Many pharmacist also work in more specialized clinics, which may manage patients with HIV/AIDS, hepatitis, chronic kidney disease, and anticoagulation. While most ambulatory pharmacists work with adults, there are some that work with children as well.  These pediatric ambulatory care pharmacists may work in pediatric primary care or adolescent medicine collaborative practice centers.

What Ambulatory Care Pharmacists Do

Ambulatory care pharmacists provide a range of services to patients, including medication management, patient education, and disease management. They work closely with other healthcare providers to develop treatment plans that are tailored to each patient's individual needs.

Some of the services provided by ambulatory care pharmacists include:

Medication management: Ambulatory care pharmacists help patients manage their medications by reviewing prescriptions, checking for potential drug interactions, providing education on how to use medication properly, and making recommendations to optimize drug therapy.

Chronic disease management: Ambulatory care pharmacists work with patients who have chronic conditions such as diabetes, hypertension, or asthma, to help manage their conditions and prevent complications. They may also provide support for patients who are undergoing treatment for cancer or other complex medical conditions.

Immunizations: Ambulatory care pharmacists are often authorized to provide immunizations, such as the flu and COVID vaccines, to patients in outpatient settings. This helps to increase access to important preventive care services. These pharmacist can also assess the need for additional vaccines for travel or for those that are immunocompromised. 

Medication reconciliation: Ambulatory care pharmacists help patients reconcile their medications by reviewing their medication history and ensuring that all medications are being used safely and effectively.

Patient education: Ambulatory care pharmacists provide education to patients on a variety of health topics, including how to use medications properly, lifestyle changes to improve health, and strategies for managing chronic conditions.

Collaborative practice: Ambulatory care pharmacists work collaboratively with other healthcare providers, such as physicians, nurses, and other pharmacists, to optimize patient care and improve patient outcomes.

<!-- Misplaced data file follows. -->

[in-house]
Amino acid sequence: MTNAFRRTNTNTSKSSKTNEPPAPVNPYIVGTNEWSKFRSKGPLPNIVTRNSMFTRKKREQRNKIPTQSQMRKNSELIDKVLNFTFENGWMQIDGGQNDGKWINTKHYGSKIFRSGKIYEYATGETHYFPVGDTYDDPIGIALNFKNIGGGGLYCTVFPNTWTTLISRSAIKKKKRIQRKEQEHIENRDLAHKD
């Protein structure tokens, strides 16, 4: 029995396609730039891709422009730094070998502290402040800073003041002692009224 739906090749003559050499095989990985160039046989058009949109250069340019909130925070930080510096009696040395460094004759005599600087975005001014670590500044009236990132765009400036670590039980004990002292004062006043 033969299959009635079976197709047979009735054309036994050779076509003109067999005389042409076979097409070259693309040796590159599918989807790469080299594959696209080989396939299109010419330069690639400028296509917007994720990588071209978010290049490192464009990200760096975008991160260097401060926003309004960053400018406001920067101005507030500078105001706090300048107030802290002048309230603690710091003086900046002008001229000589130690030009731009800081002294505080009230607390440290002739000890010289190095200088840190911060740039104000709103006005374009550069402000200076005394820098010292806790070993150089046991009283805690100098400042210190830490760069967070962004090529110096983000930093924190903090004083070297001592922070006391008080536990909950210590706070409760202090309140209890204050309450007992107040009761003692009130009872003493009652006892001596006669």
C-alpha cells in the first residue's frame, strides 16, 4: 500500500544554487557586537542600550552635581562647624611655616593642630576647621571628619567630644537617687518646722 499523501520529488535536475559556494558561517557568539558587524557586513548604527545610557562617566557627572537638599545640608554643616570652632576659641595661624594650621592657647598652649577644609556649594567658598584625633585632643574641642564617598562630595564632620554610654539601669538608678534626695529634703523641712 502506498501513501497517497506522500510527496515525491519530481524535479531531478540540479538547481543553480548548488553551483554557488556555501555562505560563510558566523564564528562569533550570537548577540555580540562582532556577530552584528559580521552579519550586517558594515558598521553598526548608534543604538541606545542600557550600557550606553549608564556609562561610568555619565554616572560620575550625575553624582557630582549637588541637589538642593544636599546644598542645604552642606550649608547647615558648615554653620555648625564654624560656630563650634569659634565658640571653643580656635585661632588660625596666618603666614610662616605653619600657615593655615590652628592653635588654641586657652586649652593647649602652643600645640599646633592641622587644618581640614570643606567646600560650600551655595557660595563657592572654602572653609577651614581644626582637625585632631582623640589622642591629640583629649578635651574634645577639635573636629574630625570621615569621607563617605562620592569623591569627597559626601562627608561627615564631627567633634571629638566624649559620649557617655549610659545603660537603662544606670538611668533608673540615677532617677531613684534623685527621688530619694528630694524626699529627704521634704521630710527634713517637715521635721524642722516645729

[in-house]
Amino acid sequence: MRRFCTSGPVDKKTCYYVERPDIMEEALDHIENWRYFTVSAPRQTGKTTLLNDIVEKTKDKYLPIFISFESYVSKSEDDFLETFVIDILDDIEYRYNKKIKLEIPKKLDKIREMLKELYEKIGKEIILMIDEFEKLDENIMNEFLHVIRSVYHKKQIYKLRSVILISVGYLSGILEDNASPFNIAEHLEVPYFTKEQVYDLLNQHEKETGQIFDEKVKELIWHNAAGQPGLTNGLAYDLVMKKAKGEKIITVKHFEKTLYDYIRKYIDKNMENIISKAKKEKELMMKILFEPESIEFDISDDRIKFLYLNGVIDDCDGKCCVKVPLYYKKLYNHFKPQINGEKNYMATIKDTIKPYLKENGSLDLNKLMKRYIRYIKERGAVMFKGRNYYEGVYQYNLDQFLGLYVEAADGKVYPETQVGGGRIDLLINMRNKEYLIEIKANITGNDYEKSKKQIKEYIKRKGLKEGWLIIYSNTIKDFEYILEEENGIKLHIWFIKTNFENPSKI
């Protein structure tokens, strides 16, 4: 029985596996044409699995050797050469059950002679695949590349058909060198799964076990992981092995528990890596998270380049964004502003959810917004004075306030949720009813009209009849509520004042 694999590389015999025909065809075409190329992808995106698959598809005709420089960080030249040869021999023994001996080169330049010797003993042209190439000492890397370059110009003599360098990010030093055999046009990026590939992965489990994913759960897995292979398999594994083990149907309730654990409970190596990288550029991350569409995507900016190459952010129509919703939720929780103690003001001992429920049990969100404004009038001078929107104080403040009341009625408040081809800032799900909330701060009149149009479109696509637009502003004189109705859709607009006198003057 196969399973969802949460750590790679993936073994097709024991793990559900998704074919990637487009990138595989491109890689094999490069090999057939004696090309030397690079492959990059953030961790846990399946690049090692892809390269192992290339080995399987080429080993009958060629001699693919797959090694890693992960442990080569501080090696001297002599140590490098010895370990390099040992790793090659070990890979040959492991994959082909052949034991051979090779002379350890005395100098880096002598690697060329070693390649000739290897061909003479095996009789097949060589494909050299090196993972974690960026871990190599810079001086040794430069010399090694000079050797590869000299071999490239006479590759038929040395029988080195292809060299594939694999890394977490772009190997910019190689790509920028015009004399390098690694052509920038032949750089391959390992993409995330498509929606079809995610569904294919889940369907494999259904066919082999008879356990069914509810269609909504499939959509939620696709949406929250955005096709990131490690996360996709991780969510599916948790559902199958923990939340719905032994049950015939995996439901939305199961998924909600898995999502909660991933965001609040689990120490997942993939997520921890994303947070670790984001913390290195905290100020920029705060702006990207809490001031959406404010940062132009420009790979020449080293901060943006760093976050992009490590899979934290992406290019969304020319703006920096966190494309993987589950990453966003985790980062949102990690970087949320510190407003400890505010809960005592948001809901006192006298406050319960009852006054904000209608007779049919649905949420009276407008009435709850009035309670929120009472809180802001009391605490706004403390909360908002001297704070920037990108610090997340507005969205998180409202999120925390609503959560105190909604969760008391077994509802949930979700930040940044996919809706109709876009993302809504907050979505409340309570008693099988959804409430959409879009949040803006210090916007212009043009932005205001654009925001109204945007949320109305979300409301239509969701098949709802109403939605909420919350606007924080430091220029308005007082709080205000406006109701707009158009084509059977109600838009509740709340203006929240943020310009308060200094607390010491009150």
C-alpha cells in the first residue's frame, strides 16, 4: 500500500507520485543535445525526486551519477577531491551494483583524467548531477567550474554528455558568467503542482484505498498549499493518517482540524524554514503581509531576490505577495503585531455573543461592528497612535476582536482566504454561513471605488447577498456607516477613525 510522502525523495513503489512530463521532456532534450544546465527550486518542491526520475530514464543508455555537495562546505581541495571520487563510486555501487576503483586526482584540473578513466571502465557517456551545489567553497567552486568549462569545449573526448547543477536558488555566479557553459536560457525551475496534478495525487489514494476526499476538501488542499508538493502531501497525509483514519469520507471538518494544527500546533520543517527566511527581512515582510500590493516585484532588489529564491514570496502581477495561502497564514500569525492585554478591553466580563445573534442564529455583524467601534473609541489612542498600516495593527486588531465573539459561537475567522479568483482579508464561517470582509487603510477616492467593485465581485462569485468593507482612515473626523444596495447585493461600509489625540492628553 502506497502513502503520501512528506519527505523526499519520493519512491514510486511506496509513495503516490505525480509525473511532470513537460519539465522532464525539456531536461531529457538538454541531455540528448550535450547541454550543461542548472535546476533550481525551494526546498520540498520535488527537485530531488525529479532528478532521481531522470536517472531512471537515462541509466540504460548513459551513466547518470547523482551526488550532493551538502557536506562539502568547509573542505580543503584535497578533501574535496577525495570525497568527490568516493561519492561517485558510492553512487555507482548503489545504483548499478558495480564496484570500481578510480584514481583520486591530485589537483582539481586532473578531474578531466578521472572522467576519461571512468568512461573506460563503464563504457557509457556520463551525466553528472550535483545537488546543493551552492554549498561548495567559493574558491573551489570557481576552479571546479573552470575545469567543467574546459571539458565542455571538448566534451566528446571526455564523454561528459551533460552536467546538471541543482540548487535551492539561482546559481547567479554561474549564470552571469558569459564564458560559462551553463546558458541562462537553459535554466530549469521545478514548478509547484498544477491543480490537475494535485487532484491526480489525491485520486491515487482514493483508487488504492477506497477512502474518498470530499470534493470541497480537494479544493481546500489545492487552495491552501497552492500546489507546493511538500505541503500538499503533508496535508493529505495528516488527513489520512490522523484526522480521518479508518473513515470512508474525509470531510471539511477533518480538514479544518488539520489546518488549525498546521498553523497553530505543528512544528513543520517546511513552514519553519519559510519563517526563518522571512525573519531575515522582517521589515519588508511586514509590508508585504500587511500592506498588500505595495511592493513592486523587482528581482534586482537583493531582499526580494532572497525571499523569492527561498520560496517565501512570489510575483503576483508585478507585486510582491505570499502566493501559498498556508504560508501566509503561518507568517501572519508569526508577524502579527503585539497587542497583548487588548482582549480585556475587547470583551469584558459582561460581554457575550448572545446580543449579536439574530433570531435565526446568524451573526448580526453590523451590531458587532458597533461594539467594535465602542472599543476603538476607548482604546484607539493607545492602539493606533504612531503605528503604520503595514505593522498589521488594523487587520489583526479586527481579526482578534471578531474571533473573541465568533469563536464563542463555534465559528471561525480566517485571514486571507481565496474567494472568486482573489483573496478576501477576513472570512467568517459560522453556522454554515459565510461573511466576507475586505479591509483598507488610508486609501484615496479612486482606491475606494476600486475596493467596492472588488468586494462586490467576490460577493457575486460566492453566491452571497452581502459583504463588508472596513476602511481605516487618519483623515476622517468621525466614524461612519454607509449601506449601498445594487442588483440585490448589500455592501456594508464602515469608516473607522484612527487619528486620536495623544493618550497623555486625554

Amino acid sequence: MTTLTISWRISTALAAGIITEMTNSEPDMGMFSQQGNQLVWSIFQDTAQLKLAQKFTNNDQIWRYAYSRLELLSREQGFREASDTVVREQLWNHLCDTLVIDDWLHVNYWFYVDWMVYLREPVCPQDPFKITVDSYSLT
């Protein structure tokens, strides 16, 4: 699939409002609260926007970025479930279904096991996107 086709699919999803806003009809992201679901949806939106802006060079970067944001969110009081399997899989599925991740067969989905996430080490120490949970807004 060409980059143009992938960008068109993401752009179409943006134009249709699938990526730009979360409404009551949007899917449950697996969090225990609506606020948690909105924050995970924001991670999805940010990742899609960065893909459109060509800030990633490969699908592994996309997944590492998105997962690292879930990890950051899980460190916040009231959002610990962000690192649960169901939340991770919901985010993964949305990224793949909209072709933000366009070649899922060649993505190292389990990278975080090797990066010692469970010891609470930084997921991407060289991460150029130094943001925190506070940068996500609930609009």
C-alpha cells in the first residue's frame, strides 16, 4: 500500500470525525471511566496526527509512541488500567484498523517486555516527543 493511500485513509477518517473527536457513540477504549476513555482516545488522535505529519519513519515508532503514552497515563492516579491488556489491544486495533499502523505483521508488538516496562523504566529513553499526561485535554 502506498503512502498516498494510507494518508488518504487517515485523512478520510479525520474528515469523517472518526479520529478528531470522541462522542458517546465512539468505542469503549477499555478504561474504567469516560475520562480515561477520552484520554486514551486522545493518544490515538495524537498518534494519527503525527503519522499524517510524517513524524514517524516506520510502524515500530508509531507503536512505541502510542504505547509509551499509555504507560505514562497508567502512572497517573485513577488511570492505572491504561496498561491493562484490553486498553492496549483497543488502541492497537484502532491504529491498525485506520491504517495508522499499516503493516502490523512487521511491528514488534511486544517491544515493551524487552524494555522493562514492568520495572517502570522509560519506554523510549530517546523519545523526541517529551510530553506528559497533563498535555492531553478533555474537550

Ambulatory care pharmacists play a critical role in patient care, and board certification is one way for them to demonstrate their expertise in this area and to improve patient outcomes and ensure that patients receive high-quality, evidence-based care in outpatient settings.


Board of Pharmacy Specialties. Ambulatory Care Pharmacy. Available at: https://www.bpsweb.org/bps-specialties/ambulatory-care-pharmacy/

American Society of Health-System Pharmacists. Ambulatory Care Pharmacy Practice. Available at: https://www.ashp.org/Pharmacy-Practice/Residency-Information/Residents-and-Fellows/Residency-Program-Directory/Residency-Programs-by-Specialty/Ambulatory-Care

portrait of Jim Herbst PharmD

Jim Herbst, PharmD, BCPPS is an advanced patient care pharmacist at a nationally ranked pediatric acute care teaching hospital.  Dr Herbst received his Doctor of Pharmacy degree from the Ohio State University in 2012.  He started his clinical career as an inpatient patient care pharmacist covering the neurology and complex care services, before transitioning to a pediatric neurology ambulatory care clinic in 2019. 

Dr Herbst's areas of interest in pediatric neurology include treatment-resistant pediatric epilepsy, infantile spasms, the ketogenic diet, and neuroimmunology.  He has published numerous articles in peer-reviewed pharmacy and neurology journals, including Neurology, Epilepsia, and the Journal of the American Pharmacists Association.  Dr Herbst is board certified as a pediatric pharmacy specialist.

Opinions and information published by the author here on PharmDDegree.com are of my own and do not necessarily represent the views or opinions of my employer.

Education: Doctor of Pharmacy (PharmD), The Ohio State University
Knowledge: Advanced Patient Care Pharmacy, Neurology, Epilepsia